The Associated Press has reported that Barack Obama‘s presidential library will be in his adopted hometown of Chicago. After months of speculation that the 44th President of the United States might site his legacy project in New York City—where he attended Columbia University—or his birth city of Honolulu, Hawaii, multiple unnamed sources cited by the AP and other publications say Obama and his nonprofit foundation have settled on Chicago, where he forged his political career.
Not to be outdone by proposals in Chicago and New York, Snøhetta and WCITARCHITECTURE have thrown their hats into the ring for the Obama Presidential Library, sketching a unique building in the President’s home state of Hawaii. If selected, their Barack Obama Presidential Center, affiliated with the University of Hawaii in Honolulu, would take its cues from the forms of both a coral reef and the area’s undulating topography.
While speculation around the Barack Obama Presidential Library continues to swirl, plans for one of the project’s four potential sites just became a bit clearer. The University of Chicago, where the President taught law, made public this week new renderings and details of their bid for the nation’s 14th such library, trotting out sunny images that show the economic development potential of investment in the South Side areas surrounding Washington Park.
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Terra cotta rain screen transforms brutalist eyesore into energy-efficient community space.
Considered an aesthetic and functional failure almost since its construction in 1974, the old public library in Lawrence, Kansas, was overdue for a renovation four decades later. Gould Evans‘ challenge was to transform the low-slung brutalist behemoth, a poor environmental performer lacking both adequate daylighting and a sense of connection to the community, into an asset. “The desire was to try to come up with a building that basically reinvented the library for the community,” said vice president Sean Zaudke. Rather than tacking an addition on to one end of the existing structure, the architects elected to wrap a 20,000-square-foot reading room and open stacks area around the old facade. In so doing, they altered the exterior for the better, swapping bare concrete for an earth-hued terra cotta rain screen punctuated by plentiful glazing. They also significantly enhanced the library’s environmental performance, with early estimates suggesting that the new Lawrence Public Library will see a 50 percent reduction in energy usage despite a 50 percent increase in square footage.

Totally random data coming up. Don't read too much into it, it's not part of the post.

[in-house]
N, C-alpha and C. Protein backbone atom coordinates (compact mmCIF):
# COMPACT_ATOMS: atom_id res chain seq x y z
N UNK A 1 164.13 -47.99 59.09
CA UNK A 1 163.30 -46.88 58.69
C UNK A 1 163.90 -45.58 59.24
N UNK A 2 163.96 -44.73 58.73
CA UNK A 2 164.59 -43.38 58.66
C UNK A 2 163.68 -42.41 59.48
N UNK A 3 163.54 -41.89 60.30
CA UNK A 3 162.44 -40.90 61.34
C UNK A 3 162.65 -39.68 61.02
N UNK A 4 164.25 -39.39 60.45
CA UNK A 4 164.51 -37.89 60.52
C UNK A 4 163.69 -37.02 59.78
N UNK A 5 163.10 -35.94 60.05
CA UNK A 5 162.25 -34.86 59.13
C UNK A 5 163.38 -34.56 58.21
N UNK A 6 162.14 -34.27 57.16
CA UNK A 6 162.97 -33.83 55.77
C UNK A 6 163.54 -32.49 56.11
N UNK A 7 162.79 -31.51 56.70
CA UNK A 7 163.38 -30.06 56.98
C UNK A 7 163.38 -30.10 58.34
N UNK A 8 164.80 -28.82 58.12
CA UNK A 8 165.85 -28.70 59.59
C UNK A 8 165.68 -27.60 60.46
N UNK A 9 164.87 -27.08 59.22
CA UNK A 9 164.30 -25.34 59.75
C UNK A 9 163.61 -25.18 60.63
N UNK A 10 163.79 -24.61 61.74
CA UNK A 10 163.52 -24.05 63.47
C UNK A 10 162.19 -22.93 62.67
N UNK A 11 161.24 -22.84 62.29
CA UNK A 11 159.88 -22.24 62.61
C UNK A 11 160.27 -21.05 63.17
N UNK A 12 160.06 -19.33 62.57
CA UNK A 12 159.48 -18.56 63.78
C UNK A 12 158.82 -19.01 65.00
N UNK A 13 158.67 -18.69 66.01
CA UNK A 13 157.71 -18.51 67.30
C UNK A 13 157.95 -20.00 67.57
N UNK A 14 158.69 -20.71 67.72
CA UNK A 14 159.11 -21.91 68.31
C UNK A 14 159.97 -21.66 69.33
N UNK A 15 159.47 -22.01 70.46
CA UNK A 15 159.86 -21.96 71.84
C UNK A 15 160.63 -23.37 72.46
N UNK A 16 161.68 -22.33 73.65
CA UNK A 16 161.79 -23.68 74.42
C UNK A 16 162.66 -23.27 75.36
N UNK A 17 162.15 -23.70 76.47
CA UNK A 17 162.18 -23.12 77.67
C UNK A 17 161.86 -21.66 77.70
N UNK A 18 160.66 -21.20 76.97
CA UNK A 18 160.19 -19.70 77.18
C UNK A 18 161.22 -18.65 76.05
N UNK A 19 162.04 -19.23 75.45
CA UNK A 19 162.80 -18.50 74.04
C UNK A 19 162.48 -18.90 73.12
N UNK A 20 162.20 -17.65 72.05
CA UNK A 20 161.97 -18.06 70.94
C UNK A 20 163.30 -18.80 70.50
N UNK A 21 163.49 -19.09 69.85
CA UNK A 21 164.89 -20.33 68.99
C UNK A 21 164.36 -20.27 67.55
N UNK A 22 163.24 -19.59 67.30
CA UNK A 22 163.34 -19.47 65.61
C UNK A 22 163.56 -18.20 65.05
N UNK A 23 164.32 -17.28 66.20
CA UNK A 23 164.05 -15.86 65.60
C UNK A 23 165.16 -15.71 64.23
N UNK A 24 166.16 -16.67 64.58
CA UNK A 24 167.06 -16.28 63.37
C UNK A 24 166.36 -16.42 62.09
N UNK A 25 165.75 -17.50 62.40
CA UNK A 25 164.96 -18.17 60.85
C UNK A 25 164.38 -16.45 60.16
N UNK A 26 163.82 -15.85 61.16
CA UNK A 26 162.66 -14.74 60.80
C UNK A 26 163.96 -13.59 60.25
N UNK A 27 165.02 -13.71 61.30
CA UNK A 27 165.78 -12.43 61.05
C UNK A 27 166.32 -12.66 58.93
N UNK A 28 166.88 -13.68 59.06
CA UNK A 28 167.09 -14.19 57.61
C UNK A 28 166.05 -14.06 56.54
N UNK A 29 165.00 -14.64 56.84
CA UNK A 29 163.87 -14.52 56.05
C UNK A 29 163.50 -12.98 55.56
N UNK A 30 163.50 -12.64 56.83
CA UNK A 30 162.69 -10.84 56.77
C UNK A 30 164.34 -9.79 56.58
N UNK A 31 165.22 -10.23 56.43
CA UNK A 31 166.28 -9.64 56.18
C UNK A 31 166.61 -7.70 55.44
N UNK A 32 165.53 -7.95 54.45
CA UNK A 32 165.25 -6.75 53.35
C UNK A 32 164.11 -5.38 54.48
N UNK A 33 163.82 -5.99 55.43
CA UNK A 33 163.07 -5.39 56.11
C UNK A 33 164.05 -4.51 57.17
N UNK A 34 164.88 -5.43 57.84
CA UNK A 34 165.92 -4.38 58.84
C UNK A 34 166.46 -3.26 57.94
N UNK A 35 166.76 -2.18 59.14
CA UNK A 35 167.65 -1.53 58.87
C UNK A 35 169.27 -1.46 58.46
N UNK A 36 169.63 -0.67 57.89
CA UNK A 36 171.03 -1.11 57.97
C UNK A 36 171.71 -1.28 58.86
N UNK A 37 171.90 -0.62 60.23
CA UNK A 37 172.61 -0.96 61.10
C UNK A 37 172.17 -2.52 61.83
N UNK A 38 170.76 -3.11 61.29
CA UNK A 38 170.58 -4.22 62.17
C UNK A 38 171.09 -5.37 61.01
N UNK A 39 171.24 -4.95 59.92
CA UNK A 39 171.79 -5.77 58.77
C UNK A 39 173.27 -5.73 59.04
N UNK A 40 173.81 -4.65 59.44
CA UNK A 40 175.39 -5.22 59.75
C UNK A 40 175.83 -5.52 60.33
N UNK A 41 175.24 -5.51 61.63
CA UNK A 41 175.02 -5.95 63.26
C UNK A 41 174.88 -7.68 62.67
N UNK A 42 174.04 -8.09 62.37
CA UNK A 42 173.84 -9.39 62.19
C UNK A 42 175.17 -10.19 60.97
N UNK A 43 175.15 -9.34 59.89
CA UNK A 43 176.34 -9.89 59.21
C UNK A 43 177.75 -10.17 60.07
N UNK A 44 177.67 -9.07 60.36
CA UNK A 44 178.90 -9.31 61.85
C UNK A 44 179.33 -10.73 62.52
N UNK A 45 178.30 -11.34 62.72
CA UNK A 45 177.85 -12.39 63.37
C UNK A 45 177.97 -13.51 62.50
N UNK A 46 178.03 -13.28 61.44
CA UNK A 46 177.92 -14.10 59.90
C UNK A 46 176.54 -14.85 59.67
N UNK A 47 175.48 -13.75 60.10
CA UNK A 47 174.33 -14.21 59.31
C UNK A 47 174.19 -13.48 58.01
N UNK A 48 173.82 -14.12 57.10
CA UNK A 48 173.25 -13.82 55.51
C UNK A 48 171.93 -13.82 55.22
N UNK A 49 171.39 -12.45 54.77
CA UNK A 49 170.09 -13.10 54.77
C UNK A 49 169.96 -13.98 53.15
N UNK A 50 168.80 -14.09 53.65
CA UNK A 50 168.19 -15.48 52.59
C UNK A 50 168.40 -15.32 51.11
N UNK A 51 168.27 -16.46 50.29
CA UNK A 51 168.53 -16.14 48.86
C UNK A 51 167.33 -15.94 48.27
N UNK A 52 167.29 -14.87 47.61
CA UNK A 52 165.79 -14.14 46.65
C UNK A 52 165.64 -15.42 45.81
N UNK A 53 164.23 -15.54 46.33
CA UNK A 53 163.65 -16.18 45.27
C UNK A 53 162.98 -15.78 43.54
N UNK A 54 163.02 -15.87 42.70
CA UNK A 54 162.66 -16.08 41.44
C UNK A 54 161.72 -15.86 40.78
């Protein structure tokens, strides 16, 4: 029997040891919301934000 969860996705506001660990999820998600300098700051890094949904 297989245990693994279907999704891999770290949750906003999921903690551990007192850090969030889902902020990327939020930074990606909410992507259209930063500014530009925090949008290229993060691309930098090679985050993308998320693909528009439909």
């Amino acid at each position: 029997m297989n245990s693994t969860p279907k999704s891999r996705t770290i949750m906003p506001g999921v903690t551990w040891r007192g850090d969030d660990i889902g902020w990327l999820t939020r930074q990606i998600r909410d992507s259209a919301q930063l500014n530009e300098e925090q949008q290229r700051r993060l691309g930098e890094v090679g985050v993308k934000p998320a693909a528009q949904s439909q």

And then there were four. The committee in charge of picking a site for President Barack Obama’s presidential library and museum narrowed the playing field to four illustrious institutions of higher learning, with two in Chicago. The University of Chicago, University of Illinois at Chicago, Columbia University, and the University of Hawaii have until December 11 to submit their bids, just in time to kick back and sip some eggnog while the president gears up for his last two years in office.
Archtober Building of the Day #11
Glen Oaks Branch Library
256-04 Union Turnpike, Queens
The goal of libraries is to provide communities with access to resources, said Karen Fairbanks, founding partner of Marble Fairbanks. Before Fairbanks and a large team of fellow architects, landscape architects, and engineers designed the new Glen Oaks Branch Library, community members were yearning for a facility that could provide more resources that better serve their needs.
Archtober Building of the Day #4
132 Canal Street, Staten Island
Andrew Berman Architects
Libraries, according to architect Andrew Berman, principal of Andrew Berman Architect, do not age gracefully. As technological innovations and transforming communities change the role of these public institutions, fixed programmatic layouts become obsolete. During a tour of Stapleton Library in Staten Island, Berman explained that flexibility and openness became two key components that guided its renovation and expansion.
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Contemporary stone envelope asserts the continued relevance of book learning at GVSU.
For the new Mary Idema Pew Library Learning and Information Commons at Grand Valley State University, SHW Group, now Stantec, considered a brick skin to tie it to the surrounding edifices. “But at the end of the day, the library, we believe, is one of the most important buildings on campus,” said senior design architect Tod Stevens. “That’s where we started to have a conversation about the library as it moves into the 21st century. We wanted to signal the continued importance of the library to university life.” To do so, the architects designed a quartzite envelope whose random pattern of stones sits in tension with an interlaid stainless steel grid. On the building’s north facade, a 40-foot-tall glass curtain wall creates an indoor/outdoor living room on the campus’s main pedestrian axis, and reveals Pew Library’s state-of-the-art interior to passersby.
June brought good weather to Cleveland, and those who rang in summer with a visit to the Cleveland Public Library encountered an airy installation of white frames and threads crisscrossing the Eastman Reading Garden.
It’s not the first piece of public art to active the space outside the Cleveland Public Library. Last year a giant reading nest designed by LAND Studio and New York artist Mark Reigelman took wing in the library’s Eastman Reading Garden.